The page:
As May unfolds its petals, the Carlow Garden Trail is full of vibrant colours and fragrances.

Eamonn Wall, Head Gardener

Here Eamonn Wall, Head Gardener at Duckett’s Grove Historic House and Walled Gardens showcases the spectacular blooms gracing these enchanting walled gardens in May.


Ceanothus arb. ‘Trewithen Blue’

Common name: Californian Lilac

A beautiful free-flowering ceanothus, which can be grown as a large shrub or a tree for the larger garden. In the upper walled gardens of Duckett’s Grove this beautiful ceanothus gracefully arches out from the south facing wall smothered in masses of fragrant blue flowers, making a stunning display during the months of May and June. Their beautiful flowers are irresistible to early bees and butterflies. As with all ceanothus they tend to prefer a sunny aspect sheltered from cold winds and a free draining soil. After flowering you are left with a stunning shrub, with beautiful large oval shaped dark-green leaves, which remain green all- year-round.

Height 6m (20ft) and Spread 8m (26ft).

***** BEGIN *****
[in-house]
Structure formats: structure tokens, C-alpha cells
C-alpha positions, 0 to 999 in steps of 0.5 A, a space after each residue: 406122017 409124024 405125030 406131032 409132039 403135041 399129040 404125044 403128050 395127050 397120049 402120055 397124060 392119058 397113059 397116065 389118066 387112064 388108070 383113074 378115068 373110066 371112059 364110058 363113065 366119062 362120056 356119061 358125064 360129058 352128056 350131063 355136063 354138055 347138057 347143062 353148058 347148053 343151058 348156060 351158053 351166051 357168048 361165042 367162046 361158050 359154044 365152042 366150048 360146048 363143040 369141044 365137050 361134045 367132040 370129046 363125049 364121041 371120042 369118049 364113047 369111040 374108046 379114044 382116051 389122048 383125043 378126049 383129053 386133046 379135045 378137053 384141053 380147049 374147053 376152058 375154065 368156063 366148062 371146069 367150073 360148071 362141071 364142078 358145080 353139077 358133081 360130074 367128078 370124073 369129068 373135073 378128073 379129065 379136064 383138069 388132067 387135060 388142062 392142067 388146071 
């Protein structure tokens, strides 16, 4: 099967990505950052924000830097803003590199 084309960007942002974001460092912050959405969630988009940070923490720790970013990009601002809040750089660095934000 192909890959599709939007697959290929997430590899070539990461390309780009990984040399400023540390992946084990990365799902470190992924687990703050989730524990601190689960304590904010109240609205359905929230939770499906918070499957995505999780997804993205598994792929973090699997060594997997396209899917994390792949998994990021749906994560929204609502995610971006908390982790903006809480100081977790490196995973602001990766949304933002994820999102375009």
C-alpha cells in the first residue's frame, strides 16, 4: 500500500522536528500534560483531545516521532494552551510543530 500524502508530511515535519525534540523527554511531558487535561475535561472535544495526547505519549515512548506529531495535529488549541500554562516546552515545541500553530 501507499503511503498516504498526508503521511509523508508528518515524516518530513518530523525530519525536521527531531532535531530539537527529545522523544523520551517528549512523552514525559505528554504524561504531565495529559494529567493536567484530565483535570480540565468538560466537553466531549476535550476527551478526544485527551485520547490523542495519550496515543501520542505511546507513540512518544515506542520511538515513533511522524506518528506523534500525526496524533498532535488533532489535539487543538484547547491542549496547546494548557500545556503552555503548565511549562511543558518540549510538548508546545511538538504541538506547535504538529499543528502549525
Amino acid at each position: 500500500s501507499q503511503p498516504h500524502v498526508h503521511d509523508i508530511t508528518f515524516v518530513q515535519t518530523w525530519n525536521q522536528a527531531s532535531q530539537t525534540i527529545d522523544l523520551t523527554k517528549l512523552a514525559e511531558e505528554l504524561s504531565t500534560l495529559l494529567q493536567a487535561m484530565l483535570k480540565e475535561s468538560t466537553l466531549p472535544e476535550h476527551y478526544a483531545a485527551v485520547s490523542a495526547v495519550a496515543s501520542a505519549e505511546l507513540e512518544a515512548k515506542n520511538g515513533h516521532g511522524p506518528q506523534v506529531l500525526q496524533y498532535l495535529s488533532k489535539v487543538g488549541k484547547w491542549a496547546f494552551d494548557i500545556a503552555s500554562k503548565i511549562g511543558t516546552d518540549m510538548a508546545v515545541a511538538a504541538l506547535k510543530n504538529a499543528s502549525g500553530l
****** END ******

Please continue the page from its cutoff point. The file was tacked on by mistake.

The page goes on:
Astrantia major ‘Star of Treasure’

Common name: Hattie’s pincushion or Masterwort

Affectingly know as Hattie’s pincushion, aptly named in describing the beautiful pincushion flowers. The dainty flowers appear in early summer in shades of greenish-white, pink, or wine, depending on the variety. These beautiful clump forming perennials are the first to flower in the long herbaceous borders at Duckett’s Grove. They are one of my favourite perennials and so easy to grow. They are not fussy and will grow practically anywhere providing the soil is not allowed dry out, so add plenty of organic matter when planting, such as rotten leaves or well-rotted manure. Astrantias are prolific self-seeding, so remove faded flowers to encourage new flowers.

Height 60cm (2ft) and Spread 30cm(1ft).


Geranium phaeum Sambor

Common name: Dusky Cranesbill

Samobor is an upright perennial, with lobes leaves bearing a striking purple blotched and nodding maroon flowers in late spring and early summer. Unlike its fellow cousins, such as Geranium ‘Rozanne’ which shouts out I’m here with striking blue flowers, geranium Sambor subtle beauty is a beautiful addition to any herbaceous borer. So, take your time walking our herbaceous borers and keep an eye for this shy dweller at Duckett’s Grove. Often, I am asked why geraniums are called Crane’s head and bill, this simply referring to the shape of the seed heads resembling the birds head and bill. Remember to remove the faded flowers to promote new flowers.

Height 60cm (2ft) and Spread 90cm(3ft).